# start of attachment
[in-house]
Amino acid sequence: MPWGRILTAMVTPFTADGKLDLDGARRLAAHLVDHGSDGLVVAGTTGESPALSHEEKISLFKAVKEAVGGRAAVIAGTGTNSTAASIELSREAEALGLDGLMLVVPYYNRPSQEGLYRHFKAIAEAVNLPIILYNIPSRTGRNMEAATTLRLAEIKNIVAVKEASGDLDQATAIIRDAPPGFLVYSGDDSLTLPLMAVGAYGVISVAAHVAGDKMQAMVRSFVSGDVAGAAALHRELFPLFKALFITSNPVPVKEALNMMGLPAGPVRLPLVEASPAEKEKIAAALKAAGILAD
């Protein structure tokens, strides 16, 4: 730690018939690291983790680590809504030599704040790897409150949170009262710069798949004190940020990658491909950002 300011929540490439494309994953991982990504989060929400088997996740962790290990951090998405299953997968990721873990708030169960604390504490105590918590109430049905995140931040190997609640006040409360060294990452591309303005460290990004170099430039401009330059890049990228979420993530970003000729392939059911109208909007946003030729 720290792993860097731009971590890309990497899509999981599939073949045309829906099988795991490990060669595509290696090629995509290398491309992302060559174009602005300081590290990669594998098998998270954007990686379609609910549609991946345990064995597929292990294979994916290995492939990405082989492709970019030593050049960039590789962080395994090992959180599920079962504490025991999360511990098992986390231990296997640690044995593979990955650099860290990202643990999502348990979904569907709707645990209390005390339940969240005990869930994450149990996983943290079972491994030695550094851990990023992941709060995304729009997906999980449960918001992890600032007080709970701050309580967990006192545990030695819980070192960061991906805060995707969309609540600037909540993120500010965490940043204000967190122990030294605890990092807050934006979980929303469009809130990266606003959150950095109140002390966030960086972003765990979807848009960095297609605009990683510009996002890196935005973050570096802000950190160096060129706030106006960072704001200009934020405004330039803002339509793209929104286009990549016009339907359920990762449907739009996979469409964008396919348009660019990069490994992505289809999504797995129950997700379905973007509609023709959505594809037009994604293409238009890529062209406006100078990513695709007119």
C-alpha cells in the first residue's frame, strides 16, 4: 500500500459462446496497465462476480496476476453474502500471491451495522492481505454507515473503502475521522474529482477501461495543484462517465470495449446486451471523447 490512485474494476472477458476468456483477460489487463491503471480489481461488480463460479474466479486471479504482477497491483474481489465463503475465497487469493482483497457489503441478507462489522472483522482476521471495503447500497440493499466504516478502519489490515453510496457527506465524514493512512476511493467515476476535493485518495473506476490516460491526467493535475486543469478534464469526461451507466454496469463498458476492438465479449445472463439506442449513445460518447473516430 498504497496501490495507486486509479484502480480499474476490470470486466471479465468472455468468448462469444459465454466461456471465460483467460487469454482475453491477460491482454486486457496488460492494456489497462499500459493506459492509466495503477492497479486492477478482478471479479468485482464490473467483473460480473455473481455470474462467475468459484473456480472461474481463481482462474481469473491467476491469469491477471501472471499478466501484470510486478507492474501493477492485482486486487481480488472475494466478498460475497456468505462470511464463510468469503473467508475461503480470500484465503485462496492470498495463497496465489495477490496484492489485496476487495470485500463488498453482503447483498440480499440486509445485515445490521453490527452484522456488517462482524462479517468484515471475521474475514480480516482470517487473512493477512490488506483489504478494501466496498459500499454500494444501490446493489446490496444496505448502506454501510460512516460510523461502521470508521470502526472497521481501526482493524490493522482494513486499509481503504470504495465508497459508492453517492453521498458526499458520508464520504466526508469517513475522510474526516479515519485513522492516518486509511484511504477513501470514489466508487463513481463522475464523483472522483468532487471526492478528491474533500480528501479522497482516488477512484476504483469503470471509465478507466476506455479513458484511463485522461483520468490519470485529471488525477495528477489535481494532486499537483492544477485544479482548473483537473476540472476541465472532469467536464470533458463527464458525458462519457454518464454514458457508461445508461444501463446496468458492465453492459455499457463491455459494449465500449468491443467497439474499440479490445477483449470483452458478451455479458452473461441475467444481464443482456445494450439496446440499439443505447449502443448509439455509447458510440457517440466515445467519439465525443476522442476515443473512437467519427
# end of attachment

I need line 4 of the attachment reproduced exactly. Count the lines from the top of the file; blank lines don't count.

C-alpha cells in the first residue's frame, strides 16, 4: 500500500459462446496497465462476480496476476453474502500471491451495522492481505454507515473503502475521522474529482477501461495543484462517465470495449446486451471523447 490512485474494476472477458476468456483477460489487463491503471480489481461488480463460479474466479486471479504482477497491483474481489465463503475465497487469493482483497457489503441478507462489522472483522482476521471495503447500497440493499466504516478502519489490515453510496457527506465524514493512512476511493467515476476535493485518495473506476490516460491526467493535475486543469478534464469526461451507466454496469463498458476492438465479449445472463439506442449513445460518447473516430 498504497496501490495507486486509479484502480480499474476490470470486466471479465468472455468468448462469444459465454466461456471465460483467460487469454482475453491477460491482454486486457496488460492494456489497462499500459493506459492509466495503477492497479486492477478482478471479479468485482464490473467483473460480473455473481455470474462467475468459484473456480472461474481463481482462474481469473491467476491469469491477471501472471499478466501484470510486478507492474501493477492485482486486487481480488472475494466478498460475497456468505462470511464463510468469503473467508475461503480470500484465503485462496492470498495463497496465489495477490496484492489485496476487495470485500463488498453482503447483498440480499440486509445485515445490521453490527452484522456488517462482524462479517468484515471475521474475514480480516482470517487473512493477512490488506483489504478494501466496498459500499454500494444501490446493489446490496444496505448502506454501510460512516460510523461502521470508521470502526472497521481501526482493524490493522482494513486499509481503504470504495465508497459508492453517492453521498458526499458520508464520504466526508469517513475522510474526516479515519485513522492516518486509511484511504477513501470514489466508487463513481463522475464523483472522483468532487471526492478528491474533500480528501479522497482516488477512484476504483469503470471509465478507466476506455479513458484511463485522461483520468490519470485529471488525477495528477489535481494532486499537483492544477485544479482548473483537473476540472476541465472532469467536464470533458463527464458525458462519457454518464454514458457508461445508461444501463446496468458492465453492459455499457463491455459494449465500449468491443467497439474499440479490445477483449470483452458478451455479458452473461441475467444481464443482456445494450439496446440499439443505447449502443448509439455509447458510440457517440466515445467519439465525443476522442476515443473512437467519427